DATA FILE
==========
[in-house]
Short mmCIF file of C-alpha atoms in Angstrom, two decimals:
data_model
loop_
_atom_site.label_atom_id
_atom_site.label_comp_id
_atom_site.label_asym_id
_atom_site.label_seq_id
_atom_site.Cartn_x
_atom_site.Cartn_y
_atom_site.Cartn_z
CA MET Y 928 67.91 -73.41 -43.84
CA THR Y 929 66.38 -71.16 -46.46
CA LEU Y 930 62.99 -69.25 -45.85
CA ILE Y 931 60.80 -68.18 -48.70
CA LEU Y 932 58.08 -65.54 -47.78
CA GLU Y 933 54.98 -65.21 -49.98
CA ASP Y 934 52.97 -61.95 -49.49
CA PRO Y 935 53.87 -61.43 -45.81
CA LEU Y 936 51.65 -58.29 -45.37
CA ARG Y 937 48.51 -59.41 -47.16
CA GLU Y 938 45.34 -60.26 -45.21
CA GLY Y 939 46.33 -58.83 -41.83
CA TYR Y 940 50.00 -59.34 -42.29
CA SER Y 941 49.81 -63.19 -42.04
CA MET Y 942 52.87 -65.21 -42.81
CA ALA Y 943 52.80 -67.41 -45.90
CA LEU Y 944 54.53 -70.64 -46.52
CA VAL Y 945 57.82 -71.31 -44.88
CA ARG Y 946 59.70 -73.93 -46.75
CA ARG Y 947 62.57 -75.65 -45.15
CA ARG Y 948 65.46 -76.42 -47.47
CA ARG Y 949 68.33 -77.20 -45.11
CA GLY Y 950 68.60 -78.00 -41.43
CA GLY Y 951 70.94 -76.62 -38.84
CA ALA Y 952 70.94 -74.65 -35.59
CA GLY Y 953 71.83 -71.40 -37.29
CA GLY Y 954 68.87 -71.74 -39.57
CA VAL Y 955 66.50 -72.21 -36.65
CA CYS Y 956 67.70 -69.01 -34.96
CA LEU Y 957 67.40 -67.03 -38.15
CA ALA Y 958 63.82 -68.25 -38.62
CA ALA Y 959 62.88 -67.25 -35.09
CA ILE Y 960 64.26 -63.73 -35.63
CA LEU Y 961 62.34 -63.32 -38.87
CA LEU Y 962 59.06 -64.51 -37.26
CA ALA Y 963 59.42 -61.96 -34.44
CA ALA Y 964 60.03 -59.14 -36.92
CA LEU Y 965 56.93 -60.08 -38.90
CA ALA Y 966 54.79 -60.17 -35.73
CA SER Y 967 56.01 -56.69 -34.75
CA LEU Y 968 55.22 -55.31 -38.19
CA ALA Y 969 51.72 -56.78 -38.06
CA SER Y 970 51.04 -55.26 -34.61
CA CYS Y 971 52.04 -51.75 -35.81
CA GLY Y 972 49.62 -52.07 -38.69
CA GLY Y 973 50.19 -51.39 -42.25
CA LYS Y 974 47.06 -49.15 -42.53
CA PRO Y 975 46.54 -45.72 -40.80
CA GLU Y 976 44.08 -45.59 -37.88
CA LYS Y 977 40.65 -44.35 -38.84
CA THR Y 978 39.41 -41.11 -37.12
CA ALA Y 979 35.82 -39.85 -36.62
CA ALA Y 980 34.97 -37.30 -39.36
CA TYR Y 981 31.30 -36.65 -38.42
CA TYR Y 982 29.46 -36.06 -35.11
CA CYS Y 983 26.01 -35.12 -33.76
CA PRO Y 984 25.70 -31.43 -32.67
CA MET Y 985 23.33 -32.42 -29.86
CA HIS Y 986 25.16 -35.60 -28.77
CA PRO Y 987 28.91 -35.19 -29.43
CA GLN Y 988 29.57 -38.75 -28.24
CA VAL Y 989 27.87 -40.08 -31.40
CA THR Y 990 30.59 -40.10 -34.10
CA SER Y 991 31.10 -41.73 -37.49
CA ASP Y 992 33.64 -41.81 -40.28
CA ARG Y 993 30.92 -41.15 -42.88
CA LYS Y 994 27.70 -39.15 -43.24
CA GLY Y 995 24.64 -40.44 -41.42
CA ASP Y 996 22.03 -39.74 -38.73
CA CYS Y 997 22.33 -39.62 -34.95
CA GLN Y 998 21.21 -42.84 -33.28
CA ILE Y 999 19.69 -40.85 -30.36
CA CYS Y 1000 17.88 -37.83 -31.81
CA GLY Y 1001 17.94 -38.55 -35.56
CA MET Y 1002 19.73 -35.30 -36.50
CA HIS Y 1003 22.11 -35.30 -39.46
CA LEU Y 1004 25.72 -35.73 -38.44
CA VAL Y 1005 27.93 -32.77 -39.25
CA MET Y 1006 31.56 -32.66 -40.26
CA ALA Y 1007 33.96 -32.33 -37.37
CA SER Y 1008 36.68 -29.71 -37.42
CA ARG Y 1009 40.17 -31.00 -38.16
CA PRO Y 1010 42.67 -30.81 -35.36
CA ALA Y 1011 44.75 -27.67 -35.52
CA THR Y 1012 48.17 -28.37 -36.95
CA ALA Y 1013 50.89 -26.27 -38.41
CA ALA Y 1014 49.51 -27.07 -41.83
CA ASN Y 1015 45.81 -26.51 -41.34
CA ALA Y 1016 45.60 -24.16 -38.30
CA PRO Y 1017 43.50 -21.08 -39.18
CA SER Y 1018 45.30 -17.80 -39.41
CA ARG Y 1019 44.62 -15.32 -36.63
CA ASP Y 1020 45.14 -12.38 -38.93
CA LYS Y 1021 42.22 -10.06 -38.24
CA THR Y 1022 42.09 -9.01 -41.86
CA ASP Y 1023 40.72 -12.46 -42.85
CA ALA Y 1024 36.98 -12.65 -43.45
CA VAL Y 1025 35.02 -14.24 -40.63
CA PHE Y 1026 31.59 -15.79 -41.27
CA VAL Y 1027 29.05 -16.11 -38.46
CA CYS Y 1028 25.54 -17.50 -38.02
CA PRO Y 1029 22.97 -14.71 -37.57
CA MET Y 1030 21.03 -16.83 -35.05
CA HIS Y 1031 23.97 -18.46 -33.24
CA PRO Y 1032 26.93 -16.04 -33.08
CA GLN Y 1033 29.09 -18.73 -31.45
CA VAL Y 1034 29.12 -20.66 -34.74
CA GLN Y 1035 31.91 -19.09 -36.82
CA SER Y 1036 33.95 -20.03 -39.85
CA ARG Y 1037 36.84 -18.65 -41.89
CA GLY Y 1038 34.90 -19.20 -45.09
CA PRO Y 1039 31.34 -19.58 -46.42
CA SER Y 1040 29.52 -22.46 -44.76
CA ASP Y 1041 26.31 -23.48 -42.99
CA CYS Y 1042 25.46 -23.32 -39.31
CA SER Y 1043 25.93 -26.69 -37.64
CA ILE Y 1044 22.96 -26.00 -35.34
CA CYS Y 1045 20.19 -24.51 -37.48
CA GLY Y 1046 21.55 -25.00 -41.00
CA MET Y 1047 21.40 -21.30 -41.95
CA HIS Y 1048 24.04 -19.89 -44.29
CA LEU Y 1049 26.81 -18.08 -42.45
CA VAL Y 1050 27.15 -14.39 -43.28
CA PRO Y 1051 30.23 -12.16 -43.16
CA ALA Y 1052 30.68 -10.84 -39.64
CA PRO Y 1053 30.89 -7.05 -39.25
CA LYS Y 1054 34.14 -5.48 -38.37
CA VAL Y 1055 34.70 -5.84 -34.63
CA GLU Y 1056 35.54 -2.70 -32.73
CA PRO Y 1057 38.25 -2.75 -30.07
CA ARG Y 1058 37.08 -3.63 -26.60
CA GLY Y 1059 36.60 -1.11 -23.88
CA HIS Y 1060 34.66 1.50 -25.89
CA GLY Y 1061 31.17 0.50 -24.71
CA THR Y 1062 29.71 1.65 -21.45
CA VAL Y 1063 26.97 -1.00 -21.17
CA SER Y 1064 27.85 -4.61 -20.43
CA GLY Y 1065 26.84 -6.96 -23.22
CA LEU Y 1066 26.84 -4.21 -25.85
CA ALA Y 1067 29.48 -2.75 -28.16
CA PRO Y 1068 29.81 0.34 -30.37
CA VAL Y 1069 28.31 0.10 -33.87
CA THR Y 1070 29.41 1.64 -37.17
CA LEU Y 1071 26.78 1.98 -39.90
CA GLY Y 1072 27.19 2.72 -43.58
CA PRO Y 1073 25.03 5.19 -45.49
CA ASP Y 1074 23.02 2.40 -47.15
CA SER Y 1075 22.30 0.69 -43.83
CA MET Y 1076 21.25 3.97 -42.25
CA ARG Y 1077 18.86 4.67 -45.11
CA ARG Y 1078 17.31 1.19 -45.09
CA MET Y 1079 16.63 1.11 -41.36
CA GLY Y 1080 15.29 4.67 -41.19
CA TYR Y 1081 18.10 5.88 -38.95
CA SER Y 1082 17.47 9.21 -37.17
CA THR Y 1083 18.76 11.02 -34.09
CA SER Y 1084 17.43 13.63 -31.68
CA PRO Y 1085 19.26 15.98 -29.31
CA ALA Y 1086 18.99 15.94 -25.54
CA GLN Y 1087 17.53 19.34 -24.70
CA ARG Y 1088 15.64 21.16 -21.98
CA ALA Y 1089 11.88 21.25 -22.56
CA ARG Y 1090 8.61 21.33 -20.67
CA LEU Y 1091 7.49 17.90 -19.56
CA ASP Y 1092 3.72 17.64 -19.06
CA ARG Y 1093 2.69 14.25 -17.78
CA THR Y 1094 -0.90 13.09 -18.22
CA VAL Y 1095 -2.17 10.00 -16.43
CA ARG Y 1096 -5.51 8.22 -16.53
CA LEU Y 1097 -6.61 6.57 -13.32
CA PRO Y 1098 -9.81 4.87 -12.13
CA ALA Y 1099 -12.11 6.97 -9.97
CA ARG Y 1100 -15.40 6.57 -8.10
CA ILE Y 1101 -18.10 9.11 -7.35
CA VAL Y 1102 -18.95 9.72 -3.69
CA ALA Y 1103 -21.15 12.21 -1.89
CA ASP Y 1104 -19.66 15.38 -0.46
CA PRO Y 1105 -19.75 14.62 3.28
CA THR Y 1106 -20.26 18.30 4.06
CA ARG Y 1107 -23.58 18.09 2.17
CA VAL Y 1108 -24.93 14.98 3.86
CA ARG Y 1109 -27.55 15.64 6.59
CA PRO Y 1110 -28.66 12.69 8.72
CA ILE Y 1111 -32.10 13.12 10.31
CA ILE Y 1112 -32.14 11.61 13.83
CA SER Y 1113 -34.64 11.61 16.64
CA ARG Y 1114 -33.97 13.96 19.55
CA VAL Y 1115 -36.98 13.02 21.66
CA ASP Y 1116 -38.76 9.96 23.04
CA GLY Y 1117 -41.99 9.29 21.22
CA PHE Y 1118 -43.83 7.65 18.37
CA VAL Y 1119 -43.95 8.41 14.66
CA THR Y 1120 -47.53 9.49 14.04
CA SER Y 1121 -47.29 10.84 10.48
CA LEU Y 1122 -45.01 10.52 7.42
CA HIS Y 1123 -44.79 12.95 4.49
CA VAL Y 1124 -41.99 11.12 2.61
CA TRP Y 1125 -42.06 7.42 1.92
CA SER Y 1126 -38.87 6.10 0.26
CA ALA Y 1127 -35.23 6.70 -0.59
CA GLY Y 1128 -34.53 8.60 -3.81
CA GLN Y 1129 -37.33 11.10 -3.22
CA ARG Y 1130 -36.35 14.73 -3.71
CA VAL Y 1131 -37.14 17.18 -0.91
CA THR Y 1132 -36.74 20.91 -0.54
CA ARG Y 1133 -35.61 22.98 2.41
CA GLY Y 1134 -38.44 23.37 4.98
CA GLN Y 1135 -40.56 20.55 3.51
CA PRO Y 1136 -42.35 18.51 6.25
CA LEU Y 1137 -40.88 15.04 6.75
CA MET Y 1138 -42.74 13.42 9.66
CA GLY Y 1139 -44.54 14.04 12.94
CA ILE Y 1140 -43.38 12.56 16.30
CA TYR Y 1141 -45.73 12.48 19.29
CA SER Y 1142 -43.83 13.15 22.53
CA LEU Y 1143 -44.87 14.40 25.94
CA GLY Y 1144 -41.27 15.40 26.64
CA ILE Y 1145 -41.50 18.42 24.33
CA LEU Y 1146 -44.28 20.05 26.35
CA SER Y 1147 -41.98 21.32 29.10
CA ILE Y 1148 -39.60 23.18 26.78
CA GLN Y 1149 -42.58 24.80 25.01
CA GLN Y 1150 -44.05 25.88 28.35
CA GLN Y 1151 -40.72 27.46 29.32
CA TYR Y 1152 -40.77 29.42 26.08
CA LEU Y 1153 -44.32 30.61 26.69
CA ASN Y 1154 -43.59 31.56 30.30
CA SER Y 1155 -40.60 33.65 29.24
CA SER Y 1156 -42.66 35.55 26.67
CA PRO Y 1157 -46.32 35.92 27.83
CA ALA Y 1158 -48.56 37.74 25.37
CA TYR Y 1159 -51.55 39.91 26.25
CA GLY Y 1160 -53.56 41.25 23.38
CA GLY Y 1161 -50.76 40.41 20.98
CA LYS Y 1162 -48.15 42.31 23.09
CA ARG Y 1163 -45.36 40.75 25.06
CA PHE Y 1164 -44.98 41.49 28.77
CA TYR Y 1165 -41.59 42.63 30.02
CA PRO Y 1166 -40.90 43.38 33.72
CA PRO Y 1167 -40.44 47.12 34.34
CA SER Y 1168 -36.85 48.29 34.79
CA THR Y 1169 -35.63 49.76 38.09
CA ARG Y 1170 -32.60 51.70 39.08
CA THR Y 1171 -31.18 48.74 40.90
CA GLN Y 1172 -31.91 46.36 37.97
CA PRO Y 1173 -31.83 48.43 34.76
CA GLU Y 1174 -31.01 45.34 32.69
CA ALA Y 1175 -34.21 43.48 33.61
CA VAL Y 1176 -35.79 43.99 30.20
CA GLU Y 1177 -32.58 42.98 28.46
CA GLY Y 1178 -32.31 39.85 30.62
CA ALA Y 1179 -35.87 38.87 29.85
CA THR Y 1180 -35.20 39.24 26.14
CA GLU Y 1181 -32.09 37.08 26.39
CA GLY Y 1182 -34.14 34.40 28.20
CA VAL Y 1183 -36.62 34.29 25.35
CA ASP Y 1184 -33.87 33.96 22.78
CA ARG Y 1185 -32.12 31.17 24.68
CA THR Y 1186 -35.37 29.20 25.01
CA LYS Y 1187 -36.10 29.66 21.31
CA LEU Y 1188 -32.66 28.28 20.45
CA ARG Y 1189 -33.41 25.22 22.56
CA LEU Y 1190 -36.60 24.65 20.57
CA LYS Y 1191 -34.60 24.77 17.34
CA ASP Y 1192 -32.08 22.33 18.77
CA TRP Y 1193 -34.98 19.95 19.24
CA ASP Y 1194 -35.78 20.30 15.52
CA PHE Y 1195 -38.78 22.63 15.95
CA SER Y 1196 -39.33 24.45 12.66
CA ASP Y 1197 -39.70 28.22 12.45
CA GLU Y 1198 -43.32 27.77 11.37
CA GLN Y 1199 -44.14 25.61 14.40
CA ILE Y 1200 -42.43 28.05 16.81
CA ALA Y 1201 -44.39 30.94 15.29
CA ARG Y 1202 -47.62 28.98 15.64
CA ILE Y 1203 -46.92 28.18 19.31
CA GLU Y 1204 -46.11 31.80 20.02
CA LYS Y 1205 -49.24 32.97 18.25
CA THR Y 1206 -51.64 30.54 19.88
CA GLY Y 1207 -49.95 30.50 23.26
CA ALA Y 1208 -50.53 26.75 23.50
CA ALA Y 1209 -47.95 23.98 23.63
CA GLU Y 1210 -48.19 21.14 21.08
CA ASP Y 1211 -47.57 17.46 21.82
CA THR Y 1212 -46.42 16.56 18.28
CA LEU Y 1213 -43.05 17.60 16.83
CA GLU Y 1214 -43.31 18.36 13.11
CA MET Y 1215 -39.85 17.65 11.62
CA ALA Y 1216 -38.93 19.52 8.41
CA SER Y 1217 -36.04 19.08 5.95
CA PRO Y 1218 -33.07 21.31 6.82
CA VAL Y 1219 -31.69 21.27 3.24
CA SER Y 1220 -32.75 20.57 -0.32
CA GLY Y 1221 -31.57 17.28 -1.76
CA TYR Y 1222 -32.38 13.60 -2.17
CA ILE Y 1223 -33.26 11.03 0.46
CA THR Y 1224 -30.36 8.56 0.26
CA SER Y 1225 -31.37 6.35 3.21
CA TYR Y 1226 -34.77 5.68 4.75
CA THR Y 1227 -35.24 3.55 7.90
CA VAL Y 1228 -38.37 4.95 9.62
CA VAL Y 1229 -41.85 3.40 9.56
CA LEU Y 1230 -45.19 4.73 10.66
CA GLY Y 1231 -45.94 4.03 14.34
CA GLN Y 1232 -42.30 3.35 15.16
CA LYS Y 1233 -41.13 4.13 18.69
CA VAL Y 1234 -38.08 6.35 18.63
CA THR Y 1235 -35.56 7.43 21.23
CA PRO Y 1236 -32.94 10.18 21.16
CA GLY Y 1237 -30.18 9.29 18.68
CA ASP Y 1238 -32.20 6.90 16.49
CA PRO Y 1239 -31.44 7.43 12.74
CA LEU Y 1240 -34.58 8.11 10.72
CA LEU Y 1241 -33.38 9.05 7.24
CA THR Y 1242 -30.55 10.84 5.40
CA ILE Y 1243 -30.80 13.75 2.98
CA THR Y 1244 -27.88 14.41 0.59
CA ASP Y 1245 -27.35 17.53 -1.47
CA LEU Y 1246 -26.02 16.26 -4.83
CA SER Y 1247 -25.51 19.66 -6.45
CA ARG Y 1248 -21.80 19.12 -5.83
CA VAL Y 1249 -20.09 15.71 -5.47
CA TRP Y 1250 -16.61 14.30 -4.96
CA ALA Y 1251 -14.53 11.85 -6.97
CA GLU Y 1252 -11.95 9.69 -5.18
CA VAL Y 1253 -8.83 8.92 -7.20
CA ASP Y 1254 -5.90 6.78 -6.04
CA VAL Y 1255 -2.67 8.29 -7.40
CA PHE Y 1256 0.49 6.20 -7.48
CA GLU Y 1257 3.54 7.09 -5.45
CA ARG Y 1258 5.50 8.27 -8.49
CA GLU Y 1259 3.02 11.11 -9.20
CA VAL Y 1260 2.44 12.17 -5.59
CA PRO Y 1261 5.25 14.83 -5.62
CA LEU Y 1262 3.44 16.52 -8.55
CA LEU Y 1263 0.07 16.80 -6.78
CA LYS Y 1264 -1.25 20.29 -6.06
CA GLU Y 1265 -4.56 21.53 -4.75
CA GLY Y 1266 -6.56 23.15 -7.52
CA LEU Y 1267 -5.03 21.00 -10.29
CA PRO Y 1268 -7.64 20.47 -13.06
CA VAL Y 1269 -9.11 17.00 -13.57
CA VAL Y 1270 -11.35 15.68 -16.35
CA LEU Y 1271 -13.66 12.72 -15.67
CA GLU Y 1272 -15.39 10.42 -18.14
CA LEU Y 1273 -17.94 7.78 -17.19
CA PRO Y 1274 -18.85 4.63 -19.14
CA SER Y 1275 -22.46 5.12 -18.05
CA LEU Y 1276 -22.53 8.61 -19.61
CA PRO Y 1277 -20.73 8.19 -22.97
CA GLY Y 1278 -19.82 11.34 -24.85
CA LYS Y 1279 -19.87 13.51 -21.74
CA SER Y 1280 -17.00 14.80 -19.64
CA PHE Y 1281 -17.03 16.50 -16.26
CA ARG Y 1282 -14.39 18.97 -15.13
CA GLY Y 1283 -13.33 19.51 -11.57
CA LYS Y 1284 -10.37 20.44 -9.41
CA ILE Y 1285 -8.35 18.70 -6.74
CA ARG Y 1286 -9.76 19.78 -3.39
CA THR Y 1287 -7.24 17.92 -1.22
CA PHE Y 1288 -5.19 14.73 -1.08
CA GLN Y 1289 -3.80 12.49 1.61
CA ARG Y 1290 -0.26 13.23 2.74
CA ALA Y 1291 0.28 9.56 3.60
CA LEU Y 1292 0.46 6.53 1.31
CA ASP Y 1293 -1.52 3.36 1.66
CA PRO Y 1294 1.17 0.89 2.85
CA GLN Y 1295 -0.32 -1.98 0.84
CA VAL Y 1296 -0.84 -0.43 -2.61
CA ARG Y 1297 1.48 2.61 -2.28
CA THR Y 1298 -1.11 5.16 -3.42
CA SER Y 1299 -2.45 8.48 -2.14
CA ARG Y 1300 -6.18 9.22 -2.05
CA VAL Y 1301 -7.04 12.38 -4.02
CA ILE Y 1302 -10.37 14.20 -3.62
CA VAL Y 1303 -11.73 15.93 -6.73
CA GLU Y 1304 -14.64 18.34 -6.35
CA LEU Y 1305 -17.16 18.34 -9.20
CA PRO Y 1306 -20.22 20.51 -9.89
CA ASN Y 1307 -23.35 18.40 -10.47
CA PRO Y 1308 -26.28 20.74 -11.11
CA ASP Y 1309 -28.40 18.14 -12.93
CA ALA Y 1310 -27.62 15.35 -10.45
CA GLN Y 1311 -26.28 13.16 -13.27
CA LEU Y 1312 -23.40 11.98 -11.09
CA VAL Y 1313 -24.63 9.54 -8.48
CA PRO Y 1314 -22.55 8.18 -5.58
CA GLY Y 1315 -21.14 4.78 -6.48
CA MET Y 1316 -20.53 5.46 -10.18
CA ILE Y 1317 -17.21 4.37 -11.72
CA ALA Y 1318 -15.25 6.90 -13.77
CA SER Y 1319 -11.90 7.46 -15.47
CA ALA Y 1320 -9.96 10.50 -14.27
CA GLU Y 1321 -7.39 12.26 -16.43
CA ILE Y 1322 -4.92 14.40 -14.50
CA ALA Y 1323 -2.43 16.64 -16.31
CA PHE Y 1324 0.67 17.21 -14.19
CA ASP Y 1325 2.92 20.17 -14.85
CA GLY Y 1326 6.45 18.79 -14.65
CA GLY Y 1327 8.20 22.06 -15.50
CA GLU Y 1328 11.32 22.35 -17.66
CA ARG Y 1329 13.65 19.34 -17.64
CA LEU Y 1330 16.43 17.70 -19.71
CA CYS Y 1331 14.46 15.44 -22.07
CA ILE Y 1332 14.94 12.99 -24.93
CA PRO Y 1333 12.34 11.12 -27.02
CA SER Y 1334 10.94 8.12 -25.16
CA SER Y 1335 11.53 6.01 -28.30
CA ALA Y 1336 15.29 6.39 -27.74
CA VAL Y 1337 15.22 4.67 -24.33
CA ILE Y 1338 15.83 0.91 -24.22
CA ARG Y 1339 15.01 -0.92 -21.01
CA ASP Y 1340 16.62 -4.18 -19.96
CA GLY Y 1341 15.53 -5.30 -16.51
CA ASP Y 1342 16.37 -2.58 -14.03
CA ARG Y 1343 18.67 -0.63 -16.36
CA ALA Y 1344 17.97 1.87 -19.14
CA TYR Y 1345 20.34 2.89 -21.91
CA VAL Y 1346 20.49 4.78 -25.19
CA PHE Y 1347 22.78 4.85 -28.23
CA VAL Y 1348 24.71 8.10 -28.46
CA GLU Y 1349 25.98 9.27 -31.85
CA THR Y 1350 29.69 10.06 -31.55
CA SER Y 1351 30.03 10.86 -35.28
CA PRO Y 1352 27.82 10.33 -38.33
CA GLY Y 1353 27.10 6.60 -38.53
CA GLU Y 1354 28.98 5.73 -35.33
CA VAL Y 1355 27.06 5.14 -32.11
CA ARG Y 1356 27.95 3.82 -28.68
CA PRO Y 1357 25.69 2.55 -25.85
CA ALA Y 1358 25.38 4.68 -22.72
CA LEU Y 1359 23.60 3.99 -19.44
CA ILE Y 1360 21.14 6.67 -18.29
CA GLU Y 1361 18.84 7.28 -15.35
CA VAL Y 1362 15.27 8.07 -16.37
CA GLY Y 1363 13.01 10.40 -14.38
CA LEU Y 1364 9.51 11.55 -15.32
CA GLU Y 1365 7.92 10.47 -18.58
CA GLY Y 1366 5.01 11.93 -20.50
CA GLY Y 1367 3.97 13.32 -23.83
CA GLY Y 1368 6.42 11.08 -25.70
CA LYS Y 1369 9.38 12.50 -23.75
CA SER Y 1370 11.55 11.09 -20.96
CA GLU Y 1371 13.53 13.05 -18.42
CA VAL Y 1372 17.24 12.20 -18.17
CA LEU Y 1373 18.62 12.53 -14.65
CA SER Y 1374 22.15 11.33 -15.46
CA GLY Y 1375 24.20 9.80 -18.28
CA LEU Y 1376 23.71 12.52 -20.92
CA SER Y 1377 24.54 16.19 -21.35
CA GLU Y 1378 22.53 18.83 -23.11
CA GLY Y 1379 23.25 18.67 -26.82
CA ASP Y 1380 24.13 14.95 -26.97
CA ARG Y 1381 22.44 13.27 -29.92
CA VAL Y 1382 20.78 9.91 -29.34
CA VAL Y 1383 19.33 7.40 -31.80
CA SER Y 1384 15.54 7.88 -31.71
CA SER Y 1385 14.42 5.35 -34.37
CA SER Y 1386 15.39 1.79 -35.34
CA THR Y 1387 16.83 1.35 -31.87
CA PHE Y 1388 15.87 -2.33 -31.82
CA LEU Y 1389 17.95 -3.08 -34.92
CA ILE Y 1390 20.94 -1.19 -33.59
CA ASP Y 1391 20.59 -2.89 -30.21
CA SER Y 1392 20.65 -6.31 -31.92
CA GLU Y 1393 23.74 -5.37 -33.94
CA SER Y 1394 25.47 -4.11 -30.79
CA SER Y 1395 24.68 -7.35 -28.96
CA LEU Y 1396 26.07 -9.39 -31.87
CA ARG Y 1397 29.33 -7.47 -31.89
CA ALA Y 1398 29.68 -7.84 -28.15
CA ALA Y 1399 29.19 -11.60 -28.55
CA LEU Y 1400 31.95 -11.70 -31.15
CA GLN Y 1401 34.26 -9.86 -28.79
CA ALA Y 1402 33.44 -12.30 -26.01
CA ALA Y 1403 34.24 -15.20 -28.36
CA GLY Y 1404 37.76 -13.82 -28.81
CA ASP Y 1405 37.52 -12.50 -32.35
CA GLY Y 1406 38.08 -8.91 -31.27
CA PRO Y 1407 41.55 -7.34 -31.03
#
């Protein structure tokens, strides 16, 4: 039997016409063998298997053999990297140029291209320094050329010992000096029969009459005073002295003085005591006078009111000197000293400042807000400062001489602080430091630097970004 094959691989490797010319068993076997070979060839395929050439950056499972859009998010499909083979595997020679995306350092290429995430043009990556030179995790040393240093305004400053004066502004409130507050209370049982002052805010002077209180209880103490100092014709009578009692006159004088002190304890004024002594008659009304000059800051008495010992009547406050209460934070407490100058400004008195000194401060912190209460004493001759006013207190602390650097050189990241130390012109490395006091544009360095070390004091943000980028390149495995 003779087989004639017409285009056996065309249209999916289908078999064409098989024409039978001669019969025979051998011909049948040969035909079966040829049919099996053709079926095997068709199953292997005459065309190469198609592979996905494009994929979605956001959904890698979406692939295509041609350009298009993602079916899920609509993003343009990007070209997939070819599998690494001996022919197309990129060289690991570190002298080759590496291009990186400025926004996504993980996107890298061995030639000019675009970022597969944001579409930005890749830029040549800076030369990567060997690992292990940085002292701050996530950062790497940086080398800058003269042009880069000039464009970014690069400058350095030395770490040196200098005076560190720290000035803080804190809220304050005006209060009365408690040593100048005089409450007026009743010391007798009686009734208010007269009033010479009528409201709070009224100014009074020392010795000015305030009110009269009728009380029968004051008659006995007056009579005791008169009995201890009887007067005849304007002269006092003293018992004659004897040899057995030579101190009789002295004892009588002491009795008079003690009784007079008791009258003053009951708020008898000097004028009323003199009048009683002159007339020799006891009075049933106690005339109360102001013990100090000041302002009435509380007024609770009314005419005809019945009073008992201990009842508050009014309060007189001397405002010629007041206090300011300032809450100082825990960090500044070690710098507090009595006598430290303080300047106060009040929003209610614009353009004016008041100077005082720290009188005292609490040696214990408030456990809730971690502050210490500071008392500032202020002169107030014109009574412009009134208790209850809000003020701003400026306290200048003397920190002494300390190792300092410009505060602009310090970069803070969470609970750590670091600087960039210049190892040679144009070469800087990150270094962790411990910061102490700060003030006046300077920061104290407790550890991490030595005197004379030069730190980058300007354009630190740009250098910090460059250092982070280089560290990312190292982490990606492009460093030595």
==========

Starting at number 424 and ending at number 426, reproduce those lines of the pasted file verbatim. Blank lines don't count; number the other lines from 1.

CA ASP Y 1340 16.62 -4.18 -19.96
CA GLY Y 1341 15.53 -5.30 -16.51
CA ASP Y 1342 16.37 -2.58 -14.03